NCLB Replacement Bill Becomes Law

Published December 21, 2015

After months of wrangling and then inaction by Congress, President Barack Obama on December 10 signed into law what some observers deemed a “behind-closed-doors” rewrite of No Child Left Behind (NCLB).

The Senate had approved the measure on December 9, while the House version was passed on December 2.

Dragged Out for Months

An earlier version of the House measure, the Student Success Act (SSA), was passed in July solely with Republican votes. House Democrats denounced the measure and Obama objected to several of the bill’s stipulations, including a provision allowing Title I funds to follow a child to the school of his or her choice, known as portability. Obama also objected to a provision that would have returned to the states many accountability measures previously overseen by the federal government.

The Senate also passed in July its rewrite of NCLB, the Every Child Achieves Act (ECAA). After 66 amendments to the original proposal, that measure passed with strong bipartisan support.

For months after the July votes, SSA and ECAA sat idle while their proponents awaited the creation of the conference committee needed to reconcile the bills into a composite piece of legislation both houses might approve and send to Obama for signing.

NCLB was itself a rewrite and renaming of the Elementary and Secondary Education Act (ESEA), first signed in 1965 by President Lyndon Johnson and amended and reauthorized by every president since.

‘Huge Improvement’ Over Status Quo

Education policy experts at the Fordham Institute and American Enterprise Institute (AEI) generally characterized the NCLB rewrite as a “huge improvement over the status quo” of mandates and the Obama administration’s use of waivers, according to Frederick Hess, resident scholar and director of education policy studies at AEI.

Hess says the Obama administration’s use of Race to the Top and waivers created “mischief” within the states, and he believes the new measure will remove Washington, DC from a position of dictating or influencing state accountability, school performance, and educational standards.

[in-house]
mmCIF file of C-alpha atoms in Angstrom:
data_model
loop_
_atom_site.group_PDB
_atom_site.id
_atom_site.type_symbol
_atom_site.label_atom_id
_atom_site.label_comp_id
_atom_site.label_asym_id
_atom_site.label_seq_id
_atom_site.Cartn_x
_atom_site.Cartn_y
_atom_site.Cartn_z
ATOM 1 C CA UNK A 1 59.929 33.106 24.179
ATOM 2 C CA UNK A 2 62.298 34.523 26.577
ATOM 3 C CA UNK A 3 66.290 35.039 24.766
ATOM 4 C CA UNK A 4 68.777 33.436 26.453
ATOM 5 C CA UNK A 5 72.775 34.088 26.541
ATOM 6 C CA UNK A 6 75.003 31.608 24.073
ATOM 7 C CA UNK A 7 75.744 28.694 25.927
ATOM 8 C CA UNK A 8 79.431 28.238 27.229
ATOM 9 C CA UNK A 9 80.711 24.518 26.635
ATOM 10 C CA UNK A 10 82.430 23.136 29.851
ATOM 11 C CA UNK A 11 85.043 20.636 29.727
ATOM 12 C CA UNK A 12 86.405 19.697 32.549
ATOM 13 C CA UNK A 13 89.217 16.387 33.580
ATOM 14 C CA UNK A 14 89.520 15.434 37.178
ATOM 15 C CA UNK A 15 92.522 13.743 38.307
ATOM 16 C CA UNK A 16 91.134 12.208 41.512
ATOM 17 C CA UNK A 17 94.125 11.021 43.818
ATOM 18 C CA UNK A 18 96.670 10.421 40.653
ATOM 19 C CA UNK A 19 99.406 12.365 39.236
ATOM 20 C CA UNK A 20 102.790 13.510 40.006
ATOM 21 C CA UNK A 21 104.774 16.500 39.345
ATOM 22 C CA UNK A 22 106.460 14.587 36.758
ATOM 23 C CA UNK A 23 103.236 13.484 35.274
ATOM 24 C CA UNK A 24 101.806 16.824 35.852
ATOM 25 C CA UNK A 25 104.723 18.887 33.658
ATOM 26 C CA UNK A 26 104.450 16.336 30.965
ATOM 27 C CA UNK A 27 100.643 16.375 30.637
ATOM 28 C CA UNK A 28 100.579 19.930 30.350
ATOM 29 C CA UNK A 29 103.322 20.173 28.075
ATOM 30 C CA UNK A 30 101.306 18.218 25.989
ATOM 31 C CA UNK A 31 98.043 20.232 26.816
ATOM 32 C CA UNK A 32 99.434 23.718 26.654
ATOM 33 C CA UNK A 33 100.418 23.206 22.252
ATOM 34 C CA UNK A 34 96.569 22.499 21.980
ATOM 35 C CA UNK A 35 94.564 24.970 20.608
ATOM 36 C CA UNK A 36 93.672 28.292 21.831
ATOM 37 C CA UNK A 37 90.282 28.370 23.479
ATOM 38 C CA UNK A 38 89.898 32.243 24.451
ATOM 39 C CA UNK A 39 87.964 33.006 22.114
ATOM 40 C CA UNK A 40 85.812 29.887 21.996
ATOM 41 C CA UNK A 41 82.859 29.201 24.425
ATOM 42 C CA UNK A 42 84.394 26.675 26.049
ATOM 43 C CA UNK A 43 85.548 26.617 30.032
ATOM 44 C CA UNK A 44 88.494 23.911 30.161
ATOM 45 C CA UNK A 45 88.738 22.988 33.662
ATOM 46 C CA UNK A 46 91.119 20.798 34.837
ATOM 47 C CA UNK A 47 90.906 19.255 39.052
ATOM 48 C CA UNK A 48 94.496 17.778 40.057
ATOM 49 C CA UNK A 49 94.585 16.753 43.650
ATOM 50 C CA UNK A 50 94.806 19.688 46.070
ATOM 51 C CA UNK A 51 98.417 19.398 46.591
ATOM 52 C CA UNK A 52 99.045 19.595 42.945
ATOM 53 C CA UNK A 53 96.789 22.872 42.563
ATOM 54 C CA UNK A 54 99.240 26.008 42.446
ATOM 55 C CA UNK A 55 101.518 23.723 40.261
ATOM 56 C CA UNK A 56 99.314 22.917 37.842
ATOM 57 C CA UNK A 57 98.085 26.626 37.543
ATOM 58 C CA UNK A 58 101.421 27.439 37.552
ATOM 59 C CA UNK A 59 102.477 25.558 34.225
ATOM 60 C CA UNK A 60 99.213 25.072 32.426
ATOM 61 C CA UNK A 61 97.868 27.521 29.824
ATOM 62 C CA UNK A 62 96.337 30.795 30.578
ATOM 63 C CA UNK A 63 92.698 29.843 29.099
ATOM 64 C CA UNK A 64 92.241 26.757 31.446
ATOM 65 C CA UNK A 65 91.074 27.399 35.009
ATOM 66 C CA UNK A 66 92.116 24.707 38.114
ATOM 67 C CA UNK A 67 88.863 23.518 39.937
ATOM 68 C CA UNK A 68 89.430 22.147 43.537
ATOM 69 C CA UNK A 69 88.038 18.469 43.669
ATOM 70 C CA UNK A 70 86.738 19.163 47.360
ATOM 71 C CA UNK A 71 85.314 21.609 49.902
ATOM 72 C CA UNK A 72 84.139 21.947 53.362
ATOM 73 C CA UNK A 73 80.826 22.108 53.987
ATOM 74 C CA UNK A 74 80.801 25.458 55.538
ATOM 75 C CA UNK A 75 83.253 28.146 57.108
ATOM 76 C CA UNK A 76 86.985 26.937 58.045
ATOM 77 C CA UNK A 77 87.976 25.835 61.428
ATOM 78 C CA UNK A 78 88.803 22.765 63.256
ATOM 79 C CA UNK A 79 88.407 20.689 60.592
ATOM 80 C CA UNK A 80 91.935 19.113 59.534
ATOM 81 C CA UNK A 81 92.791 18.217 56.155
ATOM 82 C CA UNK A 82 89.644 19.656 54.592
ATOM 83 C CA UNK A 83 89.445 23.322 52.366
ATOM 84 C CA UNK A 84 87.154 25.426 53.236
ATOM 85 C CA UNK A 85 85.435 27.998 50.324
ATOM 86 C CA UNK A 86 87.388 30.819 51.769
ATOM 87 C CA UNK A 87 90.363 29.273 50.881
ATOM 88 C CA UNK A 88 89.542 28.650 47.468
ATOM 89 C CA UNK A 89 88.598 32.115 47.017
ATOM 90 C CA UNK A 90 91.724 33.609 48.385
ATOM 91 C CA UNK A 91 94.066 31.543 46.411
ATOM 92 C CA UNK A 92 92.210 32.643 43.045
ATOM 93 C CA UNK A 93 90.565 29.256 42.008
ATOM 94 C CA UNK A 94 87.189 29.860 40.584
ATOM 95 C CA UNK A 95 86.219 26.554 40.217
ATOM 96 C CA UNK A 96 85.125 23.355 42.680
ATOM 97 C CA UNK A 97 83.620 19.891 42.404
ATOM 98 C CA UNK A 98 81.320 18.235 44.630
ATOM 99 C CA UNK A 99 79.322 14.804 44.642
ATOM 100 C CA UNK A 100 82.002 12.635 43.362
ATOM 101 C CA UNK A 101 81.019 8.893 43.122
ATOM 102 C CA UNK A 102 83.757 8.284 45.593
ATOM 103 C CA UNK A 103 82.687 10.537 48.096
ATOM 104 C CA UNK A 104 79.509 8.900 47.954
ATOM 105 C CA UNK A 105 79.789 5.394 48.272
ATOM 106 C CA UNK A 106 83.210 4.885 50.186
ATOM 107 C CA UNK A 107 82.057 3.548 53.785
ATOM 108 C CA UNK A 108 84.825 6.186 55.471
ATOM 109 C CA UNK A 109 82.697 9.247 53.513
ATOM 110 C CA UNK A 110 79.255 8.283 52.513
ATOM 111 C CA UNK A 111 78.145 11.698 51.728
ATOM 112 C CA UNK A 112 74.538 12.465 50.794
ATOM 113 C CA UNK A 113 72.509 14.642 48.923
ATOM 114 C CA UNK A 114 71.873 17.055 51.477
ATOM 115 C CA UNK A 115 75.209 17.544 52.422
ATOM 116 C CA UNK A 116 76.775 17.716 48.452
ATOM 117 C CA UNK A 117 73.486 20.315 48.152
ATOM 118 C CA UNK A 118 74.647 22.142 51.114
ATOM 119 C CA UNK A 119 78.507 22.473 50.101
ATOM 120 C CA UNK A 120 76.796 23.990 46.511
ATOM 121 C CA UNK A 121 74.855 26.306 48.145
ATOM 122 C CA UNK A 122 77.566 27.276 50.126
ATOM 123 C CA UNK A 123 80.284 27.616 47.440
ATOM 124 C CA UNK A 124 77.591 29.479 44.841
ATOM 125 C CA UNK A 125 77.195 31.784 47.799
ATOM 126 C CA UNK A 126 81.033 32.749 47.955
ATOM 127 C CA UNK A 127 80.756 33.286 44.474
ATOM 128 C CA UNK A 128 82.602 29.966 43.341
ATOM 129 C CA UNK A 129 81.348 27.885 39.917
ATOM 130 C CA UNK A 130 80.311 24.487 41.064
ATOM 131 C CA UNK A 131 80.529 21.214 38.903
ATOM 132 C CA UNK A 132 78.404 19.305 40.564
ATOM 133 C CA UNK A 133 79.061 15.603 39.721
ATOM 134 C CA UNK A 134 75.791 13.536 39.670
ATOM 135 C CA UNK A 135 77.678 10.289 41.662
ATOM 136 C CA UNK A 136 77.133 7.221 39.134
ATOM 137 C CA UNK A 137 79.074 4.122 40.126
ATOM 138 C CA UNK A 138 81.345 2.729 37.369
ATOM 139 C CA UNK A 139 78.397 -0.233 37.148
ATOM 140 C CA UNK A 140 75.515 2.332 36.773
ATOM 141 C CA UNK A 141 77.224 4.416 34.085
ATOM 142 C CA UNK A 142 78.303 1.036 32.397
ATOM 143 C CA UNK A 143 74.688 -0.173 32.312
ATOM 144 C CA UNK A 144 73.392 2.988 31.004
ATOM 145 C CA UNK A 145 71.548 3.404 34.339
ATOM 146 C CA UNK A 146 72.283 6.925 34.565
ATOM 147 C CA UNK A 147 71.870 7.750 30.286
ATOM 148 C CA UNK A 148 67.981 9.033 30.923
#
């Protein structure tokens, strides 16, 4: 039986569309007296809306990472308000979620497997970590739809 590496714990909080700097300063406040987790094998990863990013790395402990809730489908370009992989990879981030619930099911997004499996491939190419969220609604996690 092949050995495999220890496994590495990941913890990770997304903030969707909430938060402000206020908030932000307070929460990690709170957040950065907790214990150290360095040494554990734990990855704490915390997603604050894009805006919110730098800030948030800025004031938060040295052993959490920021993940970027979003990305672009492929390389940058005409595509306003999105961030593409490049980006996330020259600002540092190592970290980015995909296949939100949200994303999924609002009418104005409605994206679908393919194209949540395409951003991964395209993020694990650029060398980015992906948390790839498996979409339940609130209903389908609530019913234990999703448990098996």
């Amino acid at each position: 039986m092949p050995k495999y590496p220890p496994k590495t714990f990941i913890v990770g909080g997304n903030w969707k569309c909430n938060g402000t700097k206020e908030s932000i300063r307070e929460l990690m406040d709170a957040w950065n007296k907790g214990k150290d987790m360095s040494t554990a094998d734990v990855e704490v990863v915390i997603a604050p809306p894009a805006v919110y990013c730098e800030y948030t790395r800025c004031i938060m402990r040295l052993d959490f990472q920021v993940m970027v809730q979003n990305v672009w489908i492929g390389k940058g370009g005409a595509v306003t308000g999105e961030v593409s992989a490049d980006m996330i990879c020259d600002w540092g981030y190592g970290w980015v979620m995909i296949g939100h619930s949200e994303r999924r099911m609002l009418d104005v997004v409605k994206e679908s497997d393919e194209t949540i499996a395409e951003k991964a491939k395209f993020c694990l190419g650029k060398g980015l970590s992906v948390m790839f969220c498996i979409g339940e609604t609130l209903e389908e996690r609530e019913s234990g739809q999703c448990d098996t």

“For sure, conservatives didn’t get everything they wanted, [but] this is what winning looks like,” agreed Michael Petrilli, president of the Thomas B. Fordham Institute. “After seven years of lawless, Washington-knows-best-actions from the Obama administration, the new ESEA will return authority over education back to the states, where it belongs.”

Activists Continue Fight

Grassroots activists do not share their optimism. Through social media outlets and an October letter signed by more than 200 experts in 46 states, activists had requested that Congress stop the reauthorization process until after the 2016 election cycle. Federal expansion of early childhood programs and behavioral data collection are high on the list of activist complaints.

Dr. Karen Effrem, president of Education Liberty Watch and executive director of the Florida Stop Common Core Coalition, said, “As a mother and a pediatrician, I am especially concerned about the expansion of the federal role in early childhood education. The new program imposes national early childhood standards, creating a ‘Baby Common Core’ situation with even more controversial standards than in K–12 [education]. In addition, many studies show that there is no evidence of long-term benefit of these programs, while there is significant evidence of academic and emotional harm.”

George Clowes, Ph.D., a policy advisor to The Heartland Institute, which publishes School Reform News, says the time spent trying to pass a reauthorization bill would have been better spent educating parents about Title I, which provides financial assistance to school districts with high percentages of low-income families. “By educating parents about the idea of Title I portability, NCLB reauthorization deliberations would involve parents as well as education administrators,” Clowes said.

Glyn Wright, executive director of Eagle Forum, an organization highly critical of federal involvement in education, expressed worries about the transparency and speed of the congressional process.

“While the American people thought this would be a public debate, the final bill was put together behind closed doors by committee leaders and their staff,” Wright said. “[I]t doesn’t look like any of the reforms pushed by the grassroots [organizations] survived the process.”